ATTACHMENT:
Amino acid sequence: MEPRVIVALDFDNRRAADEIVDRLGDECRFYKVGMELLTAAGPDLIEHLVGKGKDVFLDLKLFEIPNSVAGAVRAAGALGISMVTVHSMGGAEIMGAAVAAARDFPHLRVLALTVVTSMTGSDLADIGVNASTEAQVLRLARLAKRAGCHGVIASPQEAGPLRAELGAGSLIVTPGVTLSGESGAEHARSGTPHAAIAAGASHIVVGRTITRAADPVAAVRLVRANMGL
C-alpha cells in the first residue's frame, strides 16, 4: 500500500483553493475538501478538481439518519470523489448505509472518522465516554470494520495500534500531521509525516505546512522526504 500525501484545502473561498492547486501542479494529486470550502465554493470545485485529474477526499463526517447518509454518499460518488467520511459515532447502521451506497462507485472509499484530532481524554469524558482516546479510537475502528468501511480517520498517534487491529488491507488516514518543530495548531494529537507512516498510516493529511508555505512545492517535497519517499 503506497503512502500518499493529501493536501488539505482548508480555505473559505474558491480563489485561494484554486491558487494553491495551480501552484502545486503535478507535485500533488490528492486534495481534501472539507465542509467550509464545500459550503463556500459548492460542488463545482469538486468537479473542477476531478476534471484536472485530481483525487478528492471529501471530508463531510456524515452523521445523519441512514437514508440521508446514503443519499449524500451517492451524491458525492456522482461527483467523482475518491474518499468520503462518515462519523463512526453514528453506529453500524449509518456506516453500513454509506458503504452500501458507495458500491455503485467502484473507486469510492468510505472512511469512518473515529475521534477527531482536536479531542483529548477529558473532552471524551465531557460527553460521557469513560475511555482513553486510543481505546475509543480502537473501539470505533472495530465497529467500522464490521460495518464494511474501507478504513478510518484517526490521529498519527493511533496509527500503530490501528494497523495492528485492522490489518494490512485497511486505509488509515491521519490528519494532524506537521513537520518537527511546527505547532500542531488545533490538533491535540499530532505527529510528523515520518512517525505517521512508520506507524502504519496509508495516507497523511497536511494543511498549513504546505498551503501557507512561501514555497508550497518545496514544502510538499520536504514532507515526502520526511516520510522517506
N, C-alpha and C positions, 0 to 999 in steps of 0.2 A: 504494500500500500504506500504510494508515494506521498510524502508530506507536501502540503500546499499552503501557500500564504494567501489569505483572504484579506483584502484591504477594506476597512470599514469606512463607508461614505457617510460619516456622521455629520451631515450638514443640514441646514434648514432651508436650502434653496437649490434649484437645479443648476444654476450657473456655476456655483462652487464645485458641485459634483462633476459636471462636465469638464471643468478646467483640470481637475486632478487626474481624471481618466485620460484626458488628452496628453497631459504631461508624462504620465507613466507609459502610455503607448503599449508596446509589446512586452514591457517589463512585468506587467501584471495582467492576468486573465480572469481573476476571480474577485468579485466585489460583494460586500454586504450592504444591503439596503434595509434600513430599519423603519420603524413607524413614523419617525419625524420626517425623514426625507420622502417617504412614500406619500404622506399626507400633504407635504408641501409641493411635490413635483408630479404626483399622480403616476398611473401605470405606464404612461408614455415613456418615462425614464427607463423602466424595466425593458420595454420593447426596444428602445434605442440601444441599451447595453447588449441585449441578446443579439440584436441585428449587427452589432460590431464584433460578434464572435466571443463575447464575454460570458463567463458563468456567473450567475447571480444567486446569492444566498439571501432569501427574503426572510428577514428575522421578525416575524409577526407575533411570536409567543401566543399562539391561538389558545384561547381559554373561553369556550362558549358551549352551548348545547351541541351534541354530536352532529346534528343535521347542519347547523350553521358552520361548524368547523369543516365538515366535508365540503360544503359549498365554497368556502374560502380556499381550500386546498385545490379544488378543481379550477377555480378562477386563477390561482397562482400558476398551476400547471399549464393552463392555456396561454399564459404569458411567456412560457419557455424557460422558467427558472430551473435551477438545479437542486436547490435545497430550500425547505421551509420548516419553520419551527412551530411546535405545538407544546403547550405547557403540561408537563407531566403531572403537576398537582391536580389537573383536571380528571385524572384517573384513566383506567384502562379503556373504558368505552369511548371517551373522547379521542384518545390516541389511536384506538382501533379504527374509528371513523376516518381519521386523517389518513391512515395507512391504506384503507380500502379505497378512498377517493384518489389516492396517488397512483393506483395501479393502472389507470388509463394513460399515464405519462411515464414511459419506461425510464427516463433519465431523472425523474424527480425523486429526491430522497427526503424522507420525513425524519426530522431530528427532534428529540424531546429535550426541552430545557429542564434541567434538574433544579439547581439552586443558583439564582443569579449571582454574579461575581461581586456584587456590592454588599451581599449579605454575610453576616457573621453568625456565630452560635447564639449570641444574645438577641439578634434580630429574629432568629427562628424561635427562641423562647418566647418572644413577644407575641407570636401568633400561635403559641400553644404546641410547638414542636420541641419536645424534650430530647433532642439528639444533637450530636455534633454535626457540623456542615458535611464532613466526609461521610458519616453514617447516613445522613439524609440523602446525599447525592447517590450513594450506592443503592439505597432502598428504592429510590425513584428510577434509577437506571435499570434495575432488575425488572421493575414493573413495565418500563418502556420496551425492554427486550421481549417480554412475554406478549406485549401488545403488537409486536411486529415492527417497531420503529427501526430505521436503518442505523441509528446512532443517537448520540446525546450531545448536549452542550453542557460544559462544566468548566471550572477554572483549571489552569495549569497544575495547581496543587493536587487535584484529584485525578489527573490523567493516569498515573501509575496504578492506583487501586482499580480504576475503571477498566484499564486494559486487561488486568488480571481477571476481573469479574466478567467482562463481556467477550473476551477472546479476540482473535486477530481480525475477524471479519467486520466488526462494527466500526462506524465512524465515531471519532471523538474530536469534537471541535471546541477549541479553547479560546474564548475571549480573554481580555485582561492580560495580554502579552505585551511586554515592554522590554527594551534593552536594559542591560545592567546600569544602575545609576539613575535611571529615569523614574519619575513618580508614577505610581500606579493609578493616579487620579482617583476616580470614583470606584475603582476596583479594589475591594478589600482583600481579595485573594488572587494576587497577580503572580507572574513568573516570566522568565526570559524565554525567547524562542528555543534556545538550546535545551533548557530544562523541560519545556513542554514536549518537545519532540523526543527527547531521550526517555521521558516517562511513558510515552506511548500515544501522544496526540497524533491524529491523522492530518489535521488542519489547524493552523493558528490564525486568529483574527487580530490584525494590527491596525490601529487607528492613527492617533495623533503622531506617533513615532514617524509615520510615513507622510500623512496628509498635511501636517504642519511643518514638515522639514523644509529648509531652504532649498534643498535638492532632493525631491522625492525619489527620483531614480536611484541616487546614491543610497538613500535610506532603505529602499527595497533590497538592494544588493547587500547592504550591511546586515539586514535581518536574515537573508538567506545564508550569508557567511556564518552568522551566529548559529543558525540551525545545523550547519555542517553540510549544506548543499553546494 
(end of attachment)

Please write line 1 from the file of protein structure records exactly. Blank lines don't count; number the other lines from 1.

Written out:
Amino acid sequence: MEPRVIVALDFDNRRAADEIVDRLGDECRFYKVGMELLTAAGPDLIEHLVGKGKDVFLDLKLFEIPNSVAGAVRAAGALGISMVTVHSMGGAEIMGAAVAAARDFPHLRVLALTVVTSMTGSDLADIGVNASTEAQVLRLARLAKRAGCHGVIASPQEAGPLRAELGAGSLIVTPGVTLSGESGAEHARSGTPHAAIAAGASHIVVGRTITRAADPVAAVRLVRANMGL